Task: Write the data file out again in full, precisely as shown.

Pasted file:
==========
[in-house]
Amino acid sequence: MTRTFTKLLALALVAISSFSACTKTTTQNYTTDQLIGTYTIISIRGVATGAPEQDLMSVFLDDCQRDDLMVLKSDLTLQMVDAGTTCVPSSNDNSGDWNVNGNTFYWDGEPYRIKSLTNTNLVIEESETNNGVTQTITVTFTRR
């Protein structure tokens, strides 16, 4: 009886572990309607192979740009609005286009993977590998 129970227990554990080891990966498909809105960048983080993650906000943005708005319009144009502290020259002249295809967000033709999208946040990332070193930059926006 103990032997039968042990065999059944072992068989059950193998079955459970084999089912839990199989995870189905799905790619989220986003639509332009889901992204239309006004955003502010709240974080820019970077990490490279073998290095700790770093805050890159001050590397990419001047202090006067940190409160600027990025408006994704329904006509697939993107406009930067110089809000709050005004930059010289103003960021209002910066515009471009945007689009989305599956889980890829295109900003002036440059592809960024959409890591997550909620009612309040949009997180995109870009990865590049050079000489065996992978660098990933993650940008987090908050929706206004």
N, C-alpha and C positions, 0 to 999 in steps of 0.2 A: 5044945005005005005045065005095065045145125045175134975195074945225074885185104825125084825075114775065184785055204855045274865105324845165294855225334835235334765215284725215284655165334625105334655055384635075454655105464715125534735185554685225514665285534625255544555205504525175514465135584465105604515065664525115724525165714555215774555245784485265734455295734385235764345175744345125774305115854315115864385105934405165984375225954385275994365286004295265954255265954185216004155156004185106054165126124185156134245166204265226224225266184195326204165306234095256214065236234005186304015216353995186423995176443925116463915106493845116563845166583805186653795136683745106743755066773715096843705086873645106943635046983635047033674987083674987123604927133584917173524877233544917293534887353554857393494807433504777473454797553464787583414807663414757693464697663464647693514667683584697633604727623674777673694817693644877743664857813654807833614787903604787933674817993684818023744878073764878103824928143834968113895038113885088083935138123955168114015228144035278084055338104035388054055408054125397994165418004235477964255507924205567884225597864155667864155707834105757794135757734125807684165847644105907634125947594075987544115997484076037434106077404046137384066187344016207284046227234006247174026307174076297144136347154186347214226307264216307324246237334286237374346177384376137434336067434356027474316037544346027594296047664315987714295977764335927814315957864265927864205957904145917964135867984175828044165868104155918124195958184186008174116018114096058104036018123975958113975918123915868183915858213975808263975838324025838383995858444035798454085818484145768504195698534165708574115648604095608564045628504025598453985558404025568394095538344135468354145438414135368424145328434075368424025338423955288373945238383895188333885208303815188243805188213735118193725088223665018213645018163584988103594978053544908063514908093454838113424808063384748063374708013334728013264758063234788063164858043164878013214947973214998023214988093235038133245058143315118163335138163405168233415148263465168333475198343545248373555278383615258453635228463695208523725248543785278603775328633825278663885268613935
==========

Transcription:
[in-house]
Amino acid sequence: MTRTFTKLLALALVAISSFSACTKTTTQNYTTDQLIGTYTIISIRGVATGAPEQDLMSVFLDDCQRDDLMVLKSDLTLQMVDAGTTCVPSSNDNSGDWNVNGNTFYWDGEPYRIKSLTNTNLVIEESETNNGVTQTITVTFTRR
């Protein structure tokens, strides 16, 4: 009886572990309607192979740009609005286009993977590998 129970227990554990080891990966498909809105960048983080993650906000943005708005319009144009502290020259002249295809967000033709999208946040990332070193930059926006 103990032997039968042990065999059944072992068989059950193998079955459970084999089912839990199989995870189905799905790619989220986003639509332009889901992204239309006004955003502010709240974080820019970077990490490279073998290095700790770093805050890159001050590397990419001047202090006067940190409160600027990025408006994704329904006509697939993107406009930067110089809000709050005004930059010289103003960021209002910066515009471009945007689009989305599956889980890829295109900003002036440059592809960024959409890591997550909620009612309040949009997180995109870009990865590049050079000489065996992978660098990933993650940008987090908050929706206004």
N, C-alpha and C positions, 0 to 999 in steps of 0.2 A: 5044945005005005005045065005095065045145125045175134975195074945225074885185104825125084825075114775065184785055204855045274865105324845165294855225334835235334765215284725215284655165334625105334655055384635075454655105464715125534735185554685225514665285534625255544555205504525175514465135584465105604515065664525115724525165714555215774555245784485265734455295734385235764345175744345125774305115854315115864385105934405165984375225954385275994365286004295265954255265954185216004155156004185106054165126124185156134245166204265226224225266184195326204165306234095256214065236234005186304015216353995186423995176443925116463915106493845116563845166583805186653795136683745106743755066773715096843705086873645106943635046983635047033674987083674987123604927133584917173524877233544917293534887353554857393494807433504777473454797553464787583414807663414757693464697663464647693514667683584697633604727623674777673694817693644877743664857813654807833614787903604787933674817993684818023744878073764878103824928143834968113895038113885088083935138123955168114015228144035278084055338104035388054055408054125397994165418004235477964255507924205567884225597864155667864155707834105757794135757734125807684165847644105907634125947594075987544115997484076037434106077404046137384066187344016207284046227234006247174026307174076297144136347154186347214226307264216307324246237334286237374346177384376137434336067434356027474316037544346027594296047664315987714295977764335927814315957864265927864205957904145917964135867984175828044165868104155918124195958184186008174116018114096058104036018123975958113975918123915868183915858213975808263975838324025838383995858444035798454085818484145768504195698534165708574115648604095608564045628504025598453985558404025568394095538344135468354145438414135368424145328434075368424025338423955288373945238383895188333885208303815188243805188213735118193725088223665018213645018163584988103594978053544908063514908093454838113424808063384748063374708013334728013264758063234788063164858043164878013214947973214998023214988093235038133245058143315118163335138163405168233415148263465168333475198343545248373555278383615258453635228463695208523725248543785278603775328633825278663885268613935